July 2004 Archives

Drafting a Criminal Code for the Maldives

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Recently some controversy has been brewing with regard to a decision by the University of Pennsylvania�s Law School�s Professor Paul Robinson to cancel his �Criminal Law Theory Seminar� and replace it with the three-credit Maldive project:

�The seminar will revolve around a single project: drafting a new criminal code for the Maldives. The work has been requested by the Maldivian government and is sponsored by the United Nations Development Program. Because the Maldives is by constitutional mandate an Islamic nation and, as a matter of law, all citizens are Muslim, the code will be the world�s first criminal code of modern format that is based upon the principles of Shari�a.

After studying the existing Maldivian criminal law statutes and the criminal law principles contained in Shari�a, student teams will propose criminal code provisions and critique the proposals of others�.

Daniel Pipes and the blogger at LittleGreenFootballs (both of them are noted for their hatred of Islam) have been critical of Professor Paul Robinson�s consulting work. He defends his work saying:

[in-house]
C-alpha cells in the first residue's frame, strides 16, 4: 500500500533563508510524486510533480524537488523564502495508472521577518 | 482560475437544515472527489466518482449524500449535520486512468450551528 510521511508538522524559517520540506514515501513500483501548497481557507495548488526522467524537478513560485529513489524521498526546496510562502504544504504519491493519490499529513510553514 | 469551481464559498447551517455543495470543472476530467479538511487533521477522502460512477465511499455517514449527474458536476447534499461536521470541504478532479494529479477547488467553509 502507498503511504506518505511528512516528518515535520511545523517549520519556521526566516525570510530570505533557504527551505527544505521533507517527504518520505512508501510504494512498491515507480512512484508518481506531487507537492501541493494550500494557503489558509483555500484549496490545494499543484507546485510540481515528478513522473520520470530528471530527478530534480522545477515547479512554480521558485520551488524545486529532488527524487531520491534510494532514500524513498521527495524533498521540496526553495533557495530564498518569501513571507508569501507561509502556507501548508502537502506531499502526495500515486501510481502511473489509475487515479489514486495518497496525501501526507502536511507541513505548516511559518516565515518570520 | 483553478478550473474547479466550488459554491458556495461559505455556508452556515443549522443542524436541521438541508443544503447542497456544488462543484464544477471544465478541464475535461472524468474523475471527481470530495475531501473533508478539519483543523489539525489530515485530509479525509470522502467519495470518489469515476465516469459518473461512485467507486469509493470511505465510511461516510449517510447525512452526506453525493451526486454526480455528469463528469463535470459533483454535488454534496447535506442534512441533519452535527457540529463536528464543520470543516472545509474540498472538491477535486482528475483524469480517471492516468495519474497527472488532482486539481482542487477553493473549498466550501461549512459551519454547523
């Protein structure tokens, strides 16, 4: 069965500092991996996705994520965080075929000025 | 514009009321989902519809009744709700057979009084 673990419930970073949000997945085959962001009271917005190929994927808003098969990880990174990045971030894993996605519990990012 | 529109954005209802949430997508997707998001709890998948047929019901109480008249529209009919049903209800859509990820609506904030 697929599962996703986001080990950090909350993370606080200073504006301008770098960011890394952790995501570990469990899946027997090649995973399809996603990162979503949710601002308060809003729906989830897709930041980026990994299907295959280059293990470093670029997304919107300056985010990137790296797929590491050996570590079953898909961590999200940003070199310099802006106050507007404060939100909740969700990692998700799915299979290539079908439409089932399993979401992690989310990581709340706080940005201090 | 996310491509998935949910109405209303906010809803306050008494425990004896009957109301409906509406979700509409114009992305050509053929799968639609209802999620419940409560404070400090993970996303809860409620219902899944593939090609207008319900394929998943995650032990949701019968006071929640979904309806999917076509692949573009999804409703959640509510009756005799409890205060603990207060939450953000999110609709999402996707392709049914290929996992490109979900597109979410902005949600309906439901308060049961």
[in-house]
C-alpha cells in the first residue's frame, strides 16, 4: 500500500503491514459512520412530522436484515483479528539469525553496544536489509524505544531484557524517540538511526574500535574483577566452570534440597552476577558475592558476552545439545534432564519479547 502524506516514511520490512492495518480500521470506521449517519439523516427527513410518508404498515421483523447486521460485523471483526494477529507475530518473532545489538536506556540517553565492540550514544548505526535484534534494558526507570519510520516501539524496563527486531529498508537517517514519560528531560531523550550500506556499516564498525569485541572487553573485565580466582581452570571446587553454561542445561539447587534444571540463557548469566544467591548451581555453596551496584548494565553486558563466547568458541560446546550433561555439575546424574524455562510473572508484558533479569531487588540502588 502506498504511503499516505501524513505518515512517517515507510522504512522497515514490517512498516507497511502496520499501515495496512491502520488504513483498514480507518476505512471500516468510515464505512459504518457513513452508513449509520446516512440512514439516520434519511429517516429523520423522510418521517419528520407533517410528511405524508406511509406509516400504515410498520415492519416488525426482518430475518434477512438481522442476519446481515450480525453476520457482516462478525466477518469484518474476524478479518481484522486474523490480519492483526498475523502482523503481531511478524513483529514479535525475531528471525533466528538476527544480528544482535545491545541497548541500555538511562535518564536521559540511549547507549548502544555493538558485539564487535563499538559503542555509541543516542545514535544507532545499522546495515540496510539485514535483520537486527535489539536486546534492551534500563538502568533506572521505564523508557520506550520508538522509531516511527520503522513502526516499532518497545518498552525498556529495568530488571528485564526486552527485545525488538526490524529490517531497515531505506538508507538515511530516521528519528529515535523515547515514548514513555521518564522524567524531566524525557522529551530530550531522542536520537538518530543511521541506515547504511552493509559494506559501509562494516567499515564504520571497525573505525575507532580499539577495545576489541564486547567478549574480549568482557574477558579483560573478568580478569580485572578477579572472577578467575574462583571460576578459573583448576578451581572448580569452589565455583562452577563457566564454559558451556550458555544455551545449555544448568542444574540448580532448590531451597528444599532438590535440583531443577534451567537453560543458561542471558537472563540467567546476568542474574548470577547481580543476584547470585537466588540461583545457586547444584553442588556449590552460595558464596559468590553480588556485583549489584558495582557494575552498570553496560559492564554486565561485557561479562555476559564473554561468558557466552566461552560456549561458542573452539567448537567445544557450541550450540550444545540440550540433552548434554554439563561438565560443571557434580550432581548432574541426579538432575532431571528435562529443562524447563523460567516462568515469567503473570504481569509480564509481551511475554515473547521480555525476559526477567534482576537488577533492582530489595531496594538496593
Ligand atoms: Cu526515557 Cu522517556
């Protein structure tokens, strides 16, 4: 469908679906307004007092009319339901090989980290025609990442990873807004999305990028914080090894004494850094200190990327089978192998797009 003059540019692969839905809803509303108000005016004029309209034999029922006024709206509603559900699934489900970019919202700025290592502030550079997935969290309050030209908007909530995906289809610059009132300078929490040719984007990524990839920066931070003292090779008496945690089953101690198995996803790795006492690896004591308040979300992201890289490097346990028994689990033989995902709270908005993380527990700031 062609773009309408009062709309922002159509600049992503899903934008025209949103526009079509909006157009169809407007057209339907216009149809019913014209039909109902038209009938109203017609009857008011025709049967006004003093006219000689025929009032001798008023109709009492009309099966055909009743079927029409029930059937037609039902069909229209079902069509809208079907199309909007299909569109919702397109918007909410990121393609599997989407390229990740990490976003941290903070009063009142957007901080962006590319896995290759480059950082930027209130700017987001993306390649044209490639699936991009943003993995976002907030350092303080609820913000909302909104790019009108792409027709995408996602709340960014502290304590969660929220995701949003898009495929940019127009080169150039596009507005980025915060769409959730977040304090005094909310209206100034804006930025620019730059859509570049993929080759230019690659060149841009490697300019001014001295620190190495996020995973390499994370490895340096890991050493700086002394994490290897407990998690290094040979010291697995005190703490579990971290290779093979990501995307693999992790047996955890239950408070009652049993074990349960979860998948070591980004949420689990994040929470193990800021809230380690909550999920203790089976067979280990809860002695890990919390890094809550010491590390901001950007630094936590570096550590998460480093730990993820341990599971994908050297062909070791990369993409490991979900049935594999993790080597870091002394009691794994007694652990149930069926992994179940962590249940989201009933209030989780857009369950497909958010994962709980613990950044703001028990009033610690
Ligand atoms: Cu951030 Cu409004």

I do criminal code consulting for many countries. A few days ago, one client, China, beheaded a person for embezzlement. (Worse than anything the Maldivians have done.) Should I now refuse to advise them further on what I think a criminal code should look like? Your strategy of willful disengagement seems an odd way of bringing greater justice to the world.

The Maldivians are in the midst great social change. A special parliament called to draft a new constitution met for the first time two days ago; disagreements among the members spilled into demonstrations in the streets

I do not know how the Maldivian criminal code project will turn out. Like many criminal code projects, it may go nowhere. I have no power other than the persuasiveness of my advice, which, experience tells, is often limited. But is it an enterprise worth undertaking? I would think it shameful to decline.

Here is a Maldivian opposition group alleging the UNDP�s support in assisting human rights abuses in the country and a recent case illustrating the state of the criminal justice system in the country:

Criminal court says case against parliament speaker cannot be looked into
Referring to the Justice Ministry�s Circular 98/3, a criminal case has to be investigated, and has to be forwarded to the Criminal Court by the Attorney General�s Office, the court said in a press release. The court said that a criminal case filed by an individual cannot be looked into by the court�